Winding up a Book During Tomato Time

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It’s September and that means that there’s still more gearing up to do before my new book, Vegetable Literacy, goes to press. We’ve just been through the first round of copy edits, always a hard (2-week) moment because I never have any idea how many mistakes it’s  possible to make. It’s been Ray Ban outlet vetted by my ethnobotanist friend, Jay Bost, for glaring errors in the plant department, and I’m hoping I’ve caught them all. I’ve been though the photoshoot with Christopher Hirscheimer and Melissa Hamilton – great grueling fun. I cooked nearly 50 dishes in a short week and of course the weather couldn’t have been hotter or more miserable during that time. Fans were whirling everywhere.  I’m working on the introduction, and thinking about all the people I want to thank, people who helped with their wisdom, experience, encouragement. Then there are references to reveal.  Writing a book is never just writing a book. All of this is a big part of it. And in the meantime, everything else recedes to the back and slips away. Birthdays. Meetings. Taking my pooch to the groomers. I honestly can’t wait to clean my office.

While I love a task, I’m ready to change gears. It’s fall. Leaves are starting to yellow. The buzzards are getting ready to fly back to Texas or wherever they spend the winter, and the garden is starting to falter here and there —one bean plant giving up the ghost, a squash deciding it’s had enough of all this production, the amaranth starting to redden.

But the tomatoes! That’s what’s getting me through these final weeks. It was a hard year for vegetables, especially the tomatoes, but now they’re coming around and they are what I want to eat. Every day. Twice or thrice. Thick slices of beefsteak typse with avocadoes. In BLTs with lean bacon from the http://www.raybanoutletit.com/ farmers’ market, or pasta tossed with an assortment of every kind of tomato, uncooked, chopped and covered with olive oil, capers, olives, garlic, herbs. Or salt roasted little guys over ricotta and grilled eggplant. To be fair, there are plenty of shishito peppers, eggplants, Romano beans and chard, among other good things to eat. But when you have a good tomato, it doesn’t take much more to have a meal.

I know we all know that, now. Everyone’s writing about tomatoes, picking them, buying them up at the farmers market, putting them up, and eating them like there’s no tomorrow, because there isn’t. And the great thing is you don’t have to be in the end stages of writing a book to enjoy them to the point of ray ban da sole outlet having a daily swoon or two, and I hope you’re doing just that, even if all you’ve got are the little ones.

Grilled eggplant with salt-roasted tomatoes and ricotta

12 comments to Winding up a Book During Tomato Time

  • I am looking forward to reading your new book: the title is very intriguing. I am enjoying tomatoes like everybody else, though not from my garden. As you know, our refreshing fog is not a friend of tomatoes. But fortunately, other people grow them nearby and my cool garden gives me other gifts. For dinner tonight, I am making handmade fusilli alle quattro verdure (Swiss chard, Red Russian kale, collard greens and dinosaur kale). However, I would gladly snatch the sliced eggplant from your plate: it looks grilled to perfection.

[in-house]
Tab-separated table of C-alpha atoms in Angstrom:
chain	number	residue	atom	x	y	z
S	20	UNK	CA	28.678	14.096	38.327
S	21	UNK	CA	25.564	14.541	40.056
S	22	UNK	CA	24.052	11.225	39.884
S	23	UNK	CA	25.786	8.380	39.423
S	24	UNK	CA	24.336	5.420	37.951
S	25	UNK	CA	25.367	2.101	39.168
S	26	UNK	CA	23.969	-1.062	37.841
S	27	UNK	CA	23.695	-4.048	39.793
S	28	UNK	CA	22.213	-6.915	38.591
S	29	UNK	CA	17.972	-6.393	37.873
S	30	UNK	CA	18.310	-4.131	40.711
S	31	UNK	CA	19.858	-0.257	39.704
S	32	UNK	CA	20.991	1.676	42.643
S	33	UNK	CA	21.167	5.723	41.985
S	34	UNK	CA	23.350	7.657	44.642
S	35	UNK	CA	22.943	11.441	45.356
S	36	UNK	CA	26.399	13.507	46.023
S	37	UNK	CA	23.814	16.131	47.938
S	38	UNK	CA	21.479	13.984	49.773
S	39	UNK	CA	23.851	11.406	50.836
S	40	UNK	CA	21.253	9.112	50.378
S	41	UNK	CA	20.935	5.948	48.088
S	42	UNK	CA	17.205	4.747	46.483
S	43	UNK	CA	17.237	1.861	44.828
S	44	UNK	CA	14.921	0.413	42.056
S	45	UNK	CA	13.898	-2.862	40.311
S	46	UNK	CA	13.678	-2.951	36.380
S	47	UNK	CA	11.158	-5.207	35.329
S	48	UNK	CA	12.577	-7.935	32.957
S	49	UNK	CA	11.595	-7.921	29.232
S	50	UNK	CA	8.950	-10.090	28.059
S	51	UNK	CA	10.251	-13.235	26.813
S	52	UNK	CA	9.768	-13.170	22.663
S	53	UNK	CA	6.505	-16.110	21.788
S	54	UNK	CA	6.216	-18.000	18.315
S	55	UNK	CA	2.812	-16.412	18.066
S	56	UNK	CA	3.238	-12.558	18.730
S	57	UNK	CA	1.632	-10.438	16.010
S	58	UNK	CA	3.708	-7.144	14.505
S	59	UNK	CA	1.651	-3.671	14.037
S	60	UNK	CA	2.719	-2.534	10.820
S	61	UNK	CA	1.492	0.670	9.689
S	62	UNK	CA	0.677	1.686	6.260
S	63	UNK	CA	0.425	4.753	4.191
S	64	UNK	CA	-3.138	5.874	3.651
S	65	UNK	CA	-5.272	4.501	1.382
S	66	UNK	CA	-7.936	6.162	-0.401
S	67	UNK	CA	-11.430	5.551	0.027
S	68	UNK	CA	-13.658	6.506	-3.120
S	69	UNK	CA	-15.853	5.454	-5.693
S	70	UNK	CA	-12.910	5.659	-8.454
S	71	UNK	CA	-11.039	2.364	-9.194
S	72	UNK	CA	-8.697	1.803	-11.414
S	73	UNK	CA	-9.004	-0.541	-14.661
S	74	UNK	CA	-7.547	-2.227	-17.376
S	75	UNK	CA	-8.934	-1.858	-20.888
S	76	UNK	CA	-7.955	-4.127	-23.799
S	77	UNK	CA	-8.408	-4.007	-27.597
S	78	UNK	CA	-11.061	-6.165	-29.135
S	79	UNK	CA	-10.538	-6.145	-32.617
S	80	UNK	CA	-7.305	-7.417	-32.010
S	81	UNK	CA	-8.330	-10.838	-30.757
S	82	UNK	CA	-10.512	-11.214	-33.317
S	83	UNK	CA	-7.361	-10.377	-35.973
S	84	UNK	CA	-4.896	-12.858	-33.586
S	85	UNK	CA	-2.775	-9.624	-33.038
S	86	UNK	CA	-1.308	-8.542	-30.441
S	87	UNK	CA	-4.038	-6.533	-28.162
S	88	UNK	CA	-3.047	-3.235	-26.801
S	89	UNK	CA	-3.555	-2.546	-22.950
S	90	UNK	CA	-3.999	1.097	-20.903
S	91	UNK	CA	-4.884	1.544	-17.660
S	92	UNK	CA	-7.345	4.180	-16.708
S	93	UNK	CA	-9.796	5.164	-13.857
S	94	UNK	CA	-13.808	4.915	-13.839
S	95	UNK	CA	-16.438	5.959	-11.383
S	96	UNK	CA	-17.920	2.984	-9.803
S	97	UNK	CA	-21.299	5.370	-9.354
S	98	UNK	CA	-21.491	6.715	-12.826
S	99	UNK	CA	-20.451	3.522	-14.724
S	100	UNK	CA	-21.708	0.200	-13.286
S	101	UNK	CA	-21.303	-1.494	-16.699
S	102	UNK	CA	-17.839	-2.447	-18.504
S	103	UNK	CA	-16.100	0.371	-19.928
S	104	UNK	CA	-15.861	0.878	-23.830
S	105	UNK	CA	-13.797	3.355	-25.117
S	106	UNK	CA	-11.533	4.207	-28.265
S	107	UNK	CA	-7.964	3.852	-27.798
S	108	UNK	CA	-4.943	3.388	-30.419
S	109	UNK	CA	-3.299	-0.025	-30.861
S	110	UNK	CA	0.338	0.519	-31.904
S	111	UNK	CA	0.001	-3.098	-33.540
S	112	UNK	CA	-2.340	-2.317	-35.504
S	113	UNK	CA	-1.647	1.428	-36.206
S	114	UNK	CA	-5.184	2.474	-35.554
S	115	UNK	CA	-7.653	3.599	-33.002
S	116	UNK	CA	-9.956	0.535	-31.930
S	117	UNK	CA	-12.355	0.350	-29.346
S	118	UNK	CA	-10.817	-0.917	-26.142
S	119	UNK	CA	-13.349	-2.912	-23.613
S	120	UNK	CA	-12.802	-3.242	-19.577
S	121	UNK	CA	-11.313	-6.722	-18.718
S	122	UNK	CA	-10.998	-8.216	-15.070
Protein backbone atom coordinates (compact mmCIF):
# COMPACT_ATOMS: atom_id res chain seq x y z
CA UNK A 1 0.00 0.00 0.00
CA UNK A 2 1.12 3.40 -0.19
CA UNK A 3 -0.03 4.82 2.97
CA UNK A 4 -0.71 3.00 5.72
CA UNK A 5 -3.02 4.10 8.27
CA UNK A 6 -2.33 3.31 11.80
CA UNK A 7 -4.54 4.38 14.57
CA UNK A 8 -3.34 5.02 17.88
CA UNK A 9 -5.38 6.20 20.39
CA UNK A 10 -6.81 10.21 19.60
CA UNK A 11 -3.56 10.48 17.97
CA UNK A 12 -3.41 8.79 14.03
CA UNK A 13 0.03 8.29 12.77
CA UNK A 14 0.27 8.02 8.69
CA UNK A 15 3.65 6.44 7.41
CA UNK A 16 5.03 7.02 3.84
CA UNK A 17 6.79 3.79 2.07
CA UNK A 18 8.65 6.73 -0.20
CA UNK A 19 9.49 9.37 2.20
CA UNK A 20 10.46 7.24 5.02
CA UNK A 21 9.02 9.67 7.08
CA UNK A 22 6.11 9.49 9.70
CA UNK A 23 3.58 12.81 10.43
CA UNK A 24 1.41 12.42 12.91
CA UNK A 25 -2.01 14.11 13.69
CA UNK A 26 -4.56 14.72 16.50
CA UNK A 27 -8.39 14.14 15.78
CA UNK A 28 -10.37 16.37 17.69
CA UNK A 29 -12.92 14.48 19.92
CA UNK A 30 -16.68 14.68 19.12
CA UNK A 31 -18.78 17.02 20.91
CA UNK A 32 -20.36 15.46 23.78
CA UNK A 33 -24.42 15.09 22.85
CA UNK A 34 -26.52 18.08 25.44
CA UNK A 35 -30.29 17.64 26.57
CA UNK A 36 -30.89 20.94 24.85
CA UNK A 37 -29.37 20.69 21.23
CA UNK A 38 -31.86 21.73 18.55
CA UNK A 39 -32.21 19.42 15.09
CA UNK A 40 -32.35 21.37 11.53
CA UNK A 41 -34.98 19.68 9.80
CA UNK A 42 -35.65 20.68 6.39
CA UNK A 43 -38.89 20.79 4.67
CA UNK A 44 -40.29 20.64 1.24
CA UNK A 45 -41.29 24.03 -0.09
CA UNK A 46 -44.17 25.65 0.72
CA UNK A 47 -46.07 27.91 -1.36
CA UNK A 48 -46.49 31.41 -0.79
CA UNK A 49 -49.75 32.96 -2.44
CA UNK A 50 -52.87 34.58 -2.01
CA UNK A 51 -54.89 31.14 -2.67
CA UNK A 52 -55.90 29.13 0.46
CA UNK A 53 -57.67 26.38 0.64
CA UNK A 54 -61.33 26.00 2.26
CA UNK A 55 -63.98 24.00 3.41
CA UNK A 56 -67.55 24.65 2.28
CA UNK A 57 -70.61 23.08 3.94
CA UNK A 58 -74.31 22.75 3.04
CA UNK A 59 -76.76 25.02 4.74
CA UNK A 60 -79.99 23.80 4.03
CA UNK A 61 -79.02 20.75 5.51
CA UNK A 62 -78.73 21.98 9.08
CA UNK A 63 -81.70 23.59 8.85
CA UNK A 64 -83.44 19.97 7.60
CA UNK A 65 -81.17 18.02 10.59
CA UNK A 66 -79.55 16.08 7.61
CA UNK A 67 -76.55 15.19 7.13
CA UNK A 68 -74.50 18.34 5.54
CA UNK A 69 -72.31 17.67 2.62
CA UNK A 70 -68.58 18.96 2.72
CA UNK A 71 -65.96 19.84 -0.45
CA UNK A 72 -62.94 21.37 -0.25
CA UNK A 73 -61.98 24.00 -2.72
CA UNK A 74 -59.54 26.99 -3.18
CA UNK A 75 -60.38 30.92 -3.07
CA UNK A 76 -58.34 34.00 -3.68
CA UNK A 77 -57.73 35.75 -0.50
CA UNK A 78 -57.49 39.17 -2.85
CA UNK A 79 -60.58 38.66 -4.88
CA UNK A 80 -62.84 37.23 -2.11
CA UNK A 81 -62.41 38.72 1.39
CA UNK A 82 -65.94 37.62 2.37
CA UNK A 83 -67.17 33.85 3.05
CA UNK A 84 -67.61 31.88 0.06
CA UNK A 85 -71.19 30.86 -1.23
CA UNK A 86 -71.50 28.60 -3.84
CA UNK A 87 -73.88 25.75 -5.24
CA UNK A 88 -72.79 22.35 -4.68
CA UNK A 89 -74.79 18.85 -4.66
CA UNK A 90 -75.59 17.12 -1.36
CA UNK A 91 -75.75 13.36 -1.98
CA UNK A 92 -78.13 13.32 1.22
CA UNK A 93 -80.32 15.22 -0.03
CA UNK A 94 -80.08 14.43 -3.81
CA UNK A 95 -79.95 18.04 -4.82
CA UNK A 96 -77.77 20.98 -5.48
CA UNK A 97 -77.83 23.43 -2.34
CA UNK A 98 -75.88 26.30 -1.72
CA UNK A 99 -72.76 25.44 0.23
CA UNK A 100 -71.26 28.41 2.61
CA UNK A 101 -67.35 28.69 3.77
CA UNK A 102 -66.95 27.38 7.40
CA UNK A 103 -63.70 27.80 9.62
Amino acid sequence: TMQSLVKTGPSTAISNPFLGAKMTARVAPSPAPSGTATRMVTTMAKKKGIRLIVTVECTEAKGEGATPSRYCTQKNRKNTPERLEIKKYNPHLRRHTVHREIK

• Yes, fog and tomatoes are not made for each other. I lived on the foggy coast of California long enough to know that. But you’re right, it does wonders for greens. But they’ll be around longer than our nightshades.

  • Yum….I’m starving now! Great post Deborah!

  • harriet

    The heat has meant a great crop of tomatoes this year in our area. I eat them for breakfast–heirloom cherries and cukes for breakfast with cottage cheese. Have had more than my share of tomato, lettuce and mayo sandwiches for lunches. My freezer is packed with tomato sauce for the winter.

    • Harriet, you are one lucky gal! I think it was too hot this summer for the tomatoes to set fruit so they’re late – the big ones are just coming in. Your breakfast sounds like the perfect way to start the day to me!

  • Ali

    Sometimes I think the promise of tomatoes gets one through an awful lot of tough times during the year. We had some as part of our picnic salad by the river and will most likely be slicing up more for supper shortly.
    Also, love the sound of the new book and am looking forward to it!

  • Val

    I am excited about another DM book! Will all of the recipes be new, or are they compiled from your other books? I own all of them, and they have made a profound impact on my diet and cooking skills, as well as my interest in gardening.

    • Hi Val – they are mostly new, but you’ll no doubt recognize my cooking style. The recipes are focused on single vegetables or vegetables in the same family so they are simpler and more straightforward for the most part, but there a few complex ones t here as well – not complicated, just more complex. If you’re a gardener I think you’ll find this is up your alley!

  • craig

    Right there with you on the tomatoes Debra!- here in NYC. They are delicious right now. I didn’t have great luck growing them in raised beds, as I did last year, but I have friends in the Green Market. I look forward to your new book. Congratulations! Such a large part of my cooking style comes from you.

    • Thanks, Craig. Our big ones are just coming in. Even though it’s grey out and breezy and cool, I think we’ll still be seeing some for a while. I hope so! The farmers market here is rich with tomatoes, but we
      all had curly top this year. Thank you for your congratulations – I hope VL lives up to them!

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